Platters were a new offering this year and most were created at Sgraffito, a paint-it-yourself ceramics studio. Some of the gifted Austinites who created platters were watercolorist Will Klem, award-winning restaurant architect Dick Clark, chili scion/painter Gordon Fowler, and a group of students active in East Austin's Sustainable Food Center. Nancy Hoover's attractive platter bore the same place setting pictured in her cheerful artwork for the event's invitations. A lovely wide, flat bowl in shades of greens and blues from muralist Malou Flato was the object of very competitive bidding, and several savvy collectors were eager to pick up another signature plate from Claudia Reese. Teri Jonas adorned a plate with one of the houses that are a trademark of her work, and Helmut Barnett created one of the few square platters with a bold abstract design in primary colors. Perhaps the most striking design was Jane Schweppe's large circular platter covered in deer hide accompanied by a wooden carving set. At the end of the night, the sale of these platters and chairs had secured $5,000 for the designated charities. -- Virginia B. Wood
A SAGA OF BILLY THE KID: SURE-SHOOTIN'
Club de Ville
through May 11
Running Time: 1 hr, 40 min
What we know of Billy the Kid, fresh-faced youngster turned gun-toting villain, makes for an excellent cautionary tale in which we all discover a new respect for the law. But that's only because the tale has been told by Sheriff Pat Garrett, the winner in this battle, who got to be immortalized for bringing down this bloodthirsty outlaw.
Playwright Johnny Simons clues us in to the other side of the legend, recasting Billy as a misunderstood lad who gets caught in circumstances beyond his control and Garrett as a misguided sheriff more enamored with the idea of being the man who kills the Kid than trying to dispense actual justice. For this Tongue and Groove production, director David Yeakle enlivens Simons' work with a sackful of singing and dancing, creating a dynamic, delicate, and not-overly-sweet portrayal of an American legend.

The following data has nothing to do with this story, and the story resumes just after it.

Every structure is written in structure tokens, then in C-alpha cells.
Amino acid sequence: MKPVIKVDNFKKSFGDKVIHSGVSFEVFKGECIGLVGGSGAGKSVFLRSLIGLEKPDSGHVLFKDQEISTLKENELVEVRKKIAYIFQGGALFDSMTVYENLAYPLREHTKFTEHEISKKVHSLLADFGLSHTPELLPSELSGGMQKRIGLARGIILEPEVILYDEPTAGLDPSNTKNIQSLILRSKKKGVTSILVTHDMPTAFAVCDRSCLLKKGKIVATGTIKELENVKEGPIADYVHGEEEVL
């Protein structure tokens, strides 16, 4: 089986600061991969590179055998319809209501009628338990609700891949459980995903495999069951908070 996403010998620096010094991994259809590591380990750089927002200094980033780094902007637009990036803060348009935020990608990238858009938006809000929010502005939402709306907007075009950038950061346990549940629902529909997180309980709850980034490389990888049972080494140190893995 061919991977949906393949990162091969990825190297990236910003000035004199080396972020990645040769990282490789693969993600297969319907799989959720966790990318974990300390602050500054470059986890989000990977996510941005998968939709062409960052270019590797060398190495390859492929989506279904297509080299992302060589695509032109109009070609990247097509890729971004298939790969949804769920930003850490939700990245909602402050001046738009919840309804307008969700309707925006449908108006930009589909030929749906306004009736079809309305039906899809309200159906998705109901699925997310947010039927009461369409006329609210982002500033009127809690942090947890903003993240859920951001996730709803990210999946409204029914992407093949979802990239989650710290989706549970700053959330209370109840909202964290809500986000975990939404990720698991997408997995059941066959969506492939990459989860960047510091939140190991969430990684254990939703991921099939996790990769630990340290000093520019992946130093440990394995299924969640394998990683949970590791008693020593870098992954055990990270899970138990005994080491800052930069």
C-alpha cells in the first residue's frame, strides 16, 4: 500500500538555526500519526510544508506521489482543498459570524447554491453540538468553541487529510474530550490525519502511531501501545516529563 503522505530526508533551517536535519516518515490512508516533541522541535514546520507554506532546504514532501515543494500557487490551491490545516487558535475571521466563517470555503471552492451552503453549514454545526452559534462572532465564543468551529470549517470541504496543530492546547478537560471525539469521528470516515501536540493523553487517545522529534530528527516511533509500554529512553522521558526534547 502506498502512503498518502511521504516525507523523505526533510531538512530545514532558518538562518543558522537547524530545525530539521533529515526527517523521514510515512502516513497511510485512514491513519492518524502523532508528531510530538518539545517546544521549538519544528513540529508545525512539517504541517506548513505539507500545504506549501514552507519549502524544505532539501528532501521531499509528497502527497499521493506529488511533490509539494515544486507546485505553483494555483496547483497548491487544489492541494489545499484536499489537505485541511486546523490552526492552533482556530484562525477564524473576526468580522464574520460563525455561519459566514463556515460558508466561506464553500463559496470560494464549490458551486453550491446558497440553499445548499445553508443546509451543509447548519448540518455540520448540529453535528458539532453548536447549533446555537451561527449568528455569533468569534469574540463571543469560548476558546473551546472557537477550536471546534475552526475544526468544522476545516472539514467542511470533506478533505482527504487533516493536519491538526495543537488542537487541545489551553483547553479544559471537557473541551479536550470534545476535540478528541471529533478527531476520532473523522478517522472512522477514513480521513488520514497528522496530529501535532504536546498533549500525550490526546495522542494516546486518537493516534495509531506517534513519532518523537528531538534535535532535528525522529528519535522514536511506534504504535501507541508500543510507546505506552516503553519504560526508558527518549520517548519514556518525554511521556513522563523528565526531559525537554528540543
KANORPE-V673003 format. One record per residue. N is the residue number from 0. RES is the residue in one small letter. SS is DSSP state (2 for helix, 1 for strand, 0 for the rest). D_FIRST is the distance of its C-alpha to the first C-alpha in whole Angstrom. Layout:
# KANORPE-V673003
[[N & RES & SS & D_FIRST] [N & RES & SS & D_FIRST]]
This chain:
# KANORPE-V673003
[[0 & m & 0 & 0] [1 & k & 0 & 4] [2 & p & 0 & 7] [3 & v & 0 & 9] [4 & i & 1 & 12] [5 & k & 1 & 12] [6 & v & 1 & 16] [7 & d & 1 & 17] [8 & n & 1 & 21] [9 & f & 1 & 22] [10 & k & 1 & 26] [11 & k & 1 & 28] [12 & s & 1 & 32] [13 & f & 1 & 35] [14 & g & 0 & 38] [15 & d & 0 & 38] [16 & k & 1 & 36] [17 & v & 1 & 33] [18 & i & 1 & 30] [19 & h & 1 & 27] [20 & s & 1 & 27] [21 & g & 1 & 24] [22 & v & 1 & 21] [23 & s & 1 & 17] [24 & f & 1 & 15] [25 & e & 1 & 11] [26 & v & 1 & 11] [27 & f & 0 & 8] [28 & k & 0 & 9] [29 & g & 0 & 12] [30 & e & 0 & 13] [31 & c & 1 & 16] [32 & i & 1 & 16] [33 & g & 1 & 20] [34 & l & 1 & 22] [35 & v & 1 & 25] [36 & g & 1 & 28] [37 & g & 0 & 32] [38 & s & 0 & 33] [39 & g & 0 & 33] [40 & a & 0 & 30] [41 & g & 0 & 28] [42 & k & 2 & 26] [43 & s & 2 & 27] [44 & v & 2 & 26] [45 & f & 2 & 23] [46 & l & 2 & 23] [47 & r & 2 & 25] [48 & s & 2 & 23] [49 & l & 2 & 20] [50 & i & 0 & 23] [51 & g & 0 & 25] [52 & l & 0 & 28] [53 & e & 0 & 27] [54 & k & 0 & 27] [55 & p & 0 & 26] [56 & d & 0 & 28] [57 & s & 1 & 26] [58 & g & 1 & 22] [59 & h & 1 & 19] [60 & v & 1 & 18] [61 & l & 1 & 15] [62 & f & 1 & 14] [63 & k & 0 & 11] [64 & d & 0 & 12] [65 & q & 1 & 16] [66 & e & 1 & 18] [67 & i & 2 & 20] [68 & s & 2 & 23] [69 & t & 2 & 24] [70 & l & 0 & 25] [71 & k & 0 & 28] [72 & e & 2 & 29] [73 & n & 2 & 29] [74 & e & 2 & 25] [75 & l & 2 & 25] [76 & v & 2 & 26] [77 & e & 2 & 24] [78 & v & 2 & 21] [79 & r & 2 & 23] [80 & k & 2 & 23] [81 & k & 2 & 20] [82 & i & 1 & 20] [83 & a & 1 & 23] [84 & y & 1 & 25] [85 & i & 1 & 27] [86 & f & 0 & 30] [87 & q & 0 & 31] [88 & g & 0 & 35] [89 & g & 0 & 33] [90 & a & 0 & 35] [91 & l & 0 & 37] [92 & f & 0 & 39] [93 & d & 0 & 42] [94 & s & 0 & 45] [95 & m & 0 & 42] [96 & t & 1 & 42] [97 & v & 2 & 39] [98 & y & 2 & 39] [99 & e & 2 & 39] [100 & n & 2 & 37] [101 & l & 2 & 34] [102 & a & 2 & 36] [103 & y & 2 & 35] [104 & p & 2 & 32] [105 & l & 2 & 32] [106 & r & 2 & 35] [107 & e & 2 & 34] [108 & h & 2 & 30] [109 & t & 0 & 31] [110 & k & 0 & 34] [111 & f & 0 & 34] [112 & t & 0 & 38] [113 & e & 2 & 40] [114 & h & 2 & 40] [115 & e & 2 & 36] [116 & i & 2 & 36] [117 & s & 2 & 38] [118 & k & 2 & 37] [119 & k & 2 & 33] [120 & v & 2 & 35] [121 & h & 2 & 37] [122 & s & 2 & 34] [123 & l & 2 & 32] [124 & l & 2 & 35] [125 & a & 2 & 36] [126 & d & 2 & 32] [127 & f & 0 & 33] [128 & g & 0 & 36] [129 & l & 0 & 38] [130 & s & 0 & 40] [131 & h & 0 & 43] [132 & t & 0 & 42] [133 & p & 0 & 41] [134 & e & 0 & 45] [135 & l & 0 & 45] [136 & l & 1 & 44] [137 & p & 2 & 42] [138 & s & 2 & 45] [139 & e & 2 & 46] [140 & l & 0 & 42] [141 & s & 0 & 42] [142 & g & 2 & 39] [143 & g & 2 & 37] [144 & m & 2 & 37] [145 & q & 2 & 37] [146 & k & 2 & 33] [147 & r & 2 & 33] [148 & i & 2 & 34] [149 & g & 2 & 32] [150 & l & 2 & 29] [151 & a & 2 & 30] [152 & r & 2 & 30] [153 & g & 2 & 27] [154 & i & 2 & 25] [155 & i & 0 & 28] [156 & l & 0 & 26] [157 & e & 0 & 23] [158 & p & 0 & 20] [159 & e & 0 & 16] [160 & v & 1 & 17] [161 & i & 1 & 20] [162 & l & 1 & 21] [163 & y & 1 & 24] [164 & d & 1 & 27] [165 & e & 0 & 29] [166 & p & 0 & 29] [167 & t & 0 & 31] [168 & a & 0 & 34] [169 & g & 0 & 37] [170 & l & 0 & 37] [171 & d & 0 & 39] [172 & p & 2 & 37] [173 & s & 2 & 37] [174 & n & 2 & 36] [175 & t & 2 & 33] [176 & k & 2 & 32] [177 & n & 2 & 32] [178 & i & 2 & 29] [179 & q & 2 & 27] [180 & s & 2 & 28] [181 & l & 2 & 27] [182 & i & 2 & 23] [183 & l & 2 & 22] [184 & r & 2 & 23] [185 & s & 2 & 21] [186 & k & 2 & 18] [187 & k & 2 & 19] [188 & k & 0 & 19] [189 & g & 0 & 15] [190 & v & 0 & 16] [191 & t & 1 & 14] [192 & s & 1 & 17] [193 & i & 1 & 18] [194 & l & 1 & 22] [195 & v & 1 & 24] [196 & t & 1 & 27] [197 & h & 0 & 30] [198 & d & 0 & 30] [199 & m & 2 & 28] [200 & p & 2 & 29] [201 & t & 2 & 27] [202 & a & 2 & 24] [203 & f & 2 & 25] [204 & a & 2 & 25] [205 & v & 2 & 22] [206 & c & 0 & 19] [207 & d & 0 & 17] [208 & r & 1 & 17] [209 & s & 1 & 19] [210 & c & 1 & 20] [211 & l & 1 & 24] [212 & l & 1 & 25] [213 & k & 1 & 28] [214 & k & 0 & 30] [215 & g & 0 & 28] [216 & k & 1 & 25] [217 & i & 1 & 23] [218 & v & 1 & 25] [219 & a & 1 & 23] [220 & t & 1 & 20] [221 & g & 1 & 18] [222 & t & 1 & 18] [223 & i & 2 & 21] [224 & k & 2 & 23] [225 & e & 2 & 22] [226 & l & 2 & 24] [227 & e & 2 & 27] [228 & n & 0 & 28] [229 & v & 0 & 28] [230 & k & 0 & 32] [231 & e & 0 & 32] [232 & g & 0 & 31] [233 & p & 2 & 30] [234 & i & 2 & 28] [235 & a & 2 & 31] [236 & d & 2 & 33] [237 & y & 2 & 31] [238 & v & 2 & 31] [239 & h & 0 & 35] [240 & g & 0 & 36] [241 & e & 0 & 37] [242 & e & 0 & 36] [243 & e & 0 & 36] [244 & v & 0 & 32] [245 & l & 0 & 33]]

The production itself is almost magical, as if this is nothing but a pleasant fantasy about the Old West. Jason Amato's use of saturated light, Kristin M. Hurst's understated employment of cartoon-like objects, such as a well-painted swing and a Styrofoam cactus, play off the Club DeVille's rock wall and create the ideal atmosphere for this drama.
But it is the cast which makes this production truly work. Todd Lowe lends an air of hard-edged innocence to his baby-faced Billy and is a joy to watch. Dana Younger's Pat Garrett reeks of strength and persistence. Steve McDaniel as L.G. Murphy, a cattle rustler with a harsh sense of justice, embodies the rough-and-tumble spirit of the Old West. Sarah Ing, Susan S. Linville, Kimberlee M. Hewitt, and Jessica Kaman, as a kind of Greek chorus, are lively and committed to telling this famous tale.
While this production works on so many levels, there are some areas which could stand improvement, in spite of the best intentions of the cast and crew. Simons' script is disjointed and oddly paced, and contains an unnecessary intermission. The band, a heavily used vehicle for carrying most of the plot, is difficult to understand, as are the actors who are struggling to project over them.
Despite its drawbacks, though, this show is a dream -- visually, intellectually, and emotionally -- and it offers a fresh perspective on one of the stories that defined an era. -- Adrienne Martini